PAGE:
Wells Fargo is a bigger target, but they also have many more layers of protections and an interest in providing customer service. My hunch would be that it would be easier for a criminal to profit off of attacking WF than attacking a personal bitcoin user, but that it would be easier to actually cause financial harm to a personal bitcoin user (even without profiting themselves). But to clarify that, I have a couple of questions about how storing your own bitcoins works, since I've never used it:
* How does bitcoin storage work with offsite backups? If someone compromised the backup, would that give them access to your money?
* If you lose the file (hard drive crash, home burns down, backup system fails, whatever), does neither you nor anyone else have that money anymore? I.e., someone wouldn't have to gain access to the money themselves to deprive you of it?
keep your wallet file encrypted and back it up to multiple locations on a regular basis (to update the backups with new private keys that are created by your client software).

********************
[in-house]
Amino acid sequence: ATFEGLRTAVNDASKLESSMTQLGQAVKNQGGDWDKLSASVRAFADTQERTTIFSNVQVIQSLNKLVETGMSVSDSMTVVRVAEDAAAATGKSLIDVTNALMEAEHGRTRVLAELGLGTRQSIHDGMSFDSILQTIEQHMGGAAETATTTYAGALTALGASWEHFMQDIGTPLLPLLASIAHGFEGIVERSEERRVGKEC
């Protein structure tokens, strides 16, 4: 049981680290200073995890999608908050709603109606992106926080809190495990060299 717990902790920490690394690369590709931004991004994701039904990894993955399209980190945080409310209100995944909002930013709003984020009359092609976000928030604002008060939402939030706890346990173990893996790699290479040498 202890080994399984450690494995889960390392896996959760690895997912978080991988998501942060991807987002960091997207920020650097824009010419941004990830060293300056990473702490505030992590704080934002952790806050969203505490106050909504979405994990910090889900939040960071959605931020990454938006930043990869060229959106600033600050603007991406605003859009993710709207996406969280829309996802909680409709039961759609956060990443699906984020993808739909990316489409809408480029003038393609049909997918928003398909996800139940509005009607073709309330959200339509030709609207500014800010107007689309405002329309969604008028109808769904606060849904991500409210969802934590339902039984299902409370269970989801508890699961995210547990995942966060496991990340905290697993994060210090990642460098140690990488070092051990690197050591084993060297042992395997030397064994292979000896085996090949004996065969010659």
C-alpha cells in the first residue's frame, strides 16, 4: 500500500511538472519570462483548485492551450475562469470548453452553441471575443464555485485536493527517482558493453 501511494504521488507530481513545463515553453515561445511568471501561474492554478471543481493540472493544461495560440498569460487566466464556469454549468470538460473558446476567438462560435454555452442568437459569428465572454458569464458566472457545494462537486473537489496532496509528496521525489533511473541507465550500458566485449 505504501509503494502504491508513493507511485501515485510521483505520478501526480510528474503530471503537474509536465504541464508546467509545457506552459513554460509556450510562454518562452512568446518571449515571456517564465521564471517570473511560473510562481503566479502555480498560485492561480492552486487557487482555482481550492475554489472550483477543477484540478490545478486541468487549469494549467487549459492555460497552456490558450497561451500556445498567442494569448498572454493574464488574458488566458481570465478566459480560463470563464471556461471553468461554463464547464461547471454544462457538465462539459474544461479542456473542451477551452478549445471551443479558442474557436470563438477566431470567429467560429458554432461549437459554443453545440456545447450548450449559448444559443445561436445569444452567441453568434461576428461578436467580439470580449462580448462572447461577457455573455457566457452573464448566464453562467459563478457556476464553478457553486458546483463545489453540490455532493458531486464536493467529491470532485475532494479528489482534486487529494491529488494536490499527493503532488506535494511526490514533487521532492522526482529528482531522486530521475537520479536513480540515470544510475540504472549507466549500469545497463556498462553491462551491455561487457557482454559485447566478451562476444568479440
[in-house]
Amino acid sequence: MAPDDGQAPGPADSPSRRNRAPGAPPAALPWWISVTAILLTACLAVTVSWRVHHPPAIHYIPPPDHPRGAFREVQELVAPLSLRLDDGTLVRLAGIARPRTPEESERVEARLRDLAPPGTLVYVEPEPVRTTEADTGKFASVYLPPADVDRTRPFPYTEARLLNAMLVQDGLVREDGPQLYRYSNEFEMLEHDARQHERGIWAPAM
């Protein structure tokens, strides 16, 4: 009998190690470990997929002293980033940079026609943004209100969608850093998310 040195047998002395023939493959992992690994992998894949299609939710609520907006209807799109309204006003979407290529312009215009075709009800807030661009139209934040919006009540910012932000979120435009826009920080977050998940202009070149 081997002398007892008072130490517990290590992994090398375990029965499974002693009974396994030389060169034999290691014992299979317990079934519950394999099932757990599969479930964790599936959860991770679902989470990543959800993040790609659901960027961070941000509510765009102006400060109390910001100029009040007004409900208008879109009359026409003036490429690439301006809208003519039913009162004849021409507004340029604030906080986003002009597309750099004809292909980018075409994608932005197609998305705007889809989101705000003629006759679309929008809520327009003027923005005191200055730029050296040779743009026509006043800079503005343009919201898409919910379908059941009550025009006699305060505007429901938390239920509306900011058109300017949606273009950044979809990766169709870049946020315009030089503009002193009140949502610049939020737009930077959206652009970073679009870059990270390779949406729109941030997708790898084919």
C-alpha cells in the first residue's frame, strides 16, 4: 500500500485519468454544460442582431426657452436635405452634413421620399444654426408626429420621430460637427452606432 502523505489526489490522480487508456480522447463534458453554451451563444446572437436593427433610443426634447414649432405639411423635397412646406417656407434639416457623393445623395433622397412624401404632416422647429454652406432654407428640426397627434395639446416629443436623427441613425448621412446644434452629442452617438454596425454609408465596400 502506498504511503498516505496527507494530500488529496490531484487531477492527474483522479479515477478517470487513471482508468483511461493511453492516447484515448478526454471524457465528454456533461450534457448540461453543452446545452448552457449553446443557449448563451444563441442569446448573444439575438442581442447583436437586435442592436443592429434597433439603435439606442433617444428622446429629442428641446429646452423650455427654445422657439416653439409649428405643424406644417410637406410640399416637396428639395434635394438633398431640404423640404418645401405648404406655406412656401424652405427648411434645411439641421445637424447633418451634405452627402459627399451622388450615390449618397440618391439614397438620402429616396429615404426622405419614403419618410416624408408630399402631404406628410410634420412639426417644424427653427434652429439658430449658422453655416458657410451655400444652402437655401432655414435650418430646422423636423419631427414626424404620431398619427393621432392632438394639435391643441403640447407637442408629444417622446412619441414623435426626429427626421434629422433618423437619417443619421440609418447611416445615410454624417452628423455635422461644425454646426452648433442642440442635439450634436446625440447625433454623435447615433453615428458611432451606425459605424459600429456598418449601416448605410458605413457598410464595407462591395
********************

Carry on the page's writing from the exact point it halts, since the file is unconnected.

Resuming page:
there are also ways of generating bitcoin keys completely offline as well as producing signed valid bitcoin transactions completely offline. This way you can forward funds to keys that are not on a machine connected to the internet, or keys that are backed up only on paper (in multiple safety deposit boxes if you like). And also you can then put signed transactions from the offline machine onto a usb stick or whatever and then use a networked machine to forward those valid transactions to the bitcoin network.
Coinbase is doing something like this for their storage of customer funds. Coinbase seeks to be a bitcoin bank that wont get hacked or that if it somehow does get hacked (cough inside job, cough) that only very small losses could occur.